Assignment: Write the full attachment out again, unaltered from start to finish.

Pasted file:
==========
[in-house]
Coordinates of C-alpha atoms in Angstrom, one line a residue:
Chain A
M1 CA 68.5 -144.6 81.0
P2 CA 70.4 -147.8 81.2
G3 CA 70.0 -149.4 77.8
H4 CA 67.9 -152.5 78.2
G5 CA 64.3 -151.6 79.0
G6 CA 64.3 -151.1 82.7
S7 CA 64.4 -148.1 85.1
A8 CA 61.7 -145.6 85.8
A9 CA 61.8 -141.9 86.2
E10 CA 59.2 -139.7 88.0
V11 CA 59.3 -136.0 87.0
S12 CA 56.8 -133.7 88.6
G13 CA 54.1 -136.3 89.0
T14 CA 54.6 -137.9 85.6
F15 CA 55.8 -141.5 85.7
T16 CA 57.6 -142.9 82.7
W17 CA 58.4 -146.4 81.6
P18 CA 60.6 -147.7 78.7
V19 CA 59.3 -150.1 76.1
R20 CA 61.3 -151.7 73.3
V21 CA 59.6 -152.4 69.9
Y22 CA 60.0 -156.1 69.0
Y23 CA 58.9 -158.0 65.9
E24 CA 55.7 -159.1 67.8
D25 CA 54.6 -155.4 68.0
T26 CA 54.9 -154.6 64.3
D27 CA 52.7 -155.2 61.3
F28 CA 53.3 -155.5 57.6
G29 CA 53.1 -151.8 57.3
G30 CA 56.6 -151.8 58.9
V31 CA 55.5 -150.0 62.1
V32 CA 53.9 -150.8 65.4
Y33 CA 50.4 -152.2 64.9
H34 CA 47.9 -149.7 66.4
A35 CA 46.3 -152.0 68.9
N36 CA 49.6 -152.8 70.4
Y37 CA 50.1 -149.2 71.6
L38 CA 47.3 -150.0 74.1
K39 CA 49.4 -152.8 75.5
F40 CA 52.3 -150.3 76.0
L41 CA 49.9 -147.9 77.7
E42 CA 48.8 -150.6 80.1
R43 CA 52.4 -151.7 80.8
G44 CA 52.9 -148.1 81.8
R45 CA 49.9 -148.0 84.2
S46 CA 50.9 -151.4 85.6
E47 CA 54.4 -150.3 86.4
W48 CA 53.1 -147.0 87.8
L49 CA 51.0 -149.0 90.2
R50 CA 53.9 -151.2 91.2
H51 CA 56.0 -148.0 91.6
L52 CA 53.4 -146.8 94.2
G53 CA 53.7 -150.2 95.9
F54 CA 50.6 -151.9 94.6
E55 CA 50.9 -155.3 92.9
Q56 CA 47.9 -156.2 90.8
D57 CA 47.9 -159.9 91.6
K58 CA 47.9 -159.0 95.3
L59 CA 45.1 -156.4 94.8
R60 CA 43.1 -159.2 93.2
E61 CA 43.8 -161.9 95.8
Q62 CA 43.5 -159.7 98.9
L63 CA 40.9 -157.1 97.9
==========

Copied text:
[in-house]
Coordinates of C-alpha atoms in Angstrom, one line a residue:
Chain A
M1 CA 68.5 -144.6 81.0
P2 CA 70.4 -147.8 81.2
G3 CA 70.0 -149.4 77.8
H4 CA 67.9 -152.5 78.2
G5 CA 64.3 -151.6 79.0
G6 CA 64.3 -151.1 82.7
S7 CA 64.4 -148.1 85.1
A8 CA 61.7 -145.6 85.8
A9 CA 61.8 -141.9 86.2
E10 CA 59.2 -139.7 88.0
V11 CA 59.3 -136.0 87.0
S12 CA 56.8 -133.7 88.6
G13 CA 54.1 -136.3 89.0
T14 CA 54.6 -137.9 85.6
F15 CA 55.8 -141.5 85.7
T16 CA 57.6 -142.9 82.7
W17 CA 58.4 -146.4 81.6
P18 CA 60.6 -147.7 78.7
V19 CA 59.3 -150.1 76.1
R20 CA 61.3 -151.7 73.3
V21 CA 59.6 -152.4 69.9
Y22 CA 60.0 -156.1 69.0
Y23 CA 58.9 -158.0 65.9
E24 CA 55.7 -159.1 67.8
D25 CA 54.6 -155.4 68.0
T26 CA 54.9 -154.6 64.3
D27 CA 52.7 -155.2 61.3
F28 CA 53.3 -155.5 57.6
G29 CA 53.1 -151.8 57.3
G30 CA 56.6 -151.8 58.9
V31 CA 55.5 -150.0 62.1
V32 CA 53.9 -150.8 65.4
Y33 CA 50.4 -152.2 64.9
H34 CA 47.9 -149.7 66.4
A35 CA 46.3 -152.0 68.9
N36 CA 49.6 -152.8 70.4
Y37 CA 50.1 -149.2 71.6
L38 CA 47.3 -150.0 74.1
K39 CA 49.4 -152.8 75.5
F40 CA 52.3 -150.3 76.0
L41 CA 49.9 -147.9 77.7
E42 CA 48.8 -150.6 80.1
R43 CA 52.4 -151.7 80.8
G44 CA 52.9 -148.1 81.8
R45 CA 49.9 -148.0 84.2
S46 CA 50.9 -151.4 85.6
E47 CA 54.4 -150.3 86.4
W48 CA 53.1 -147.0 87.8
L49 CA 51.0 -149.0 90.2
R50 CA 53.9 -151.2 91.2
H51 CA 56.0 -148.0 91.6
L52 CA 53.4 -146.8 94.2
G53 CA 53.7 -150.2 95.9
F54 CA 50.6 -151.9 94.6
E55 CA 50.9 -155.3 92.9
Q56 CA 47.9 -156.2 90.8
D57 CA 47.9 -159.9 91.6
K58 CA 47.9 -159.0 95.3
L59 CA 45.1 -156.4 94.8
R60 CA 43.1 -159.2 93.2
E61 CA 43.8 -161.9 95.8
Q62 CA 43.5 -159.7 98.9
L63 CA 40.9 -157.1 97.9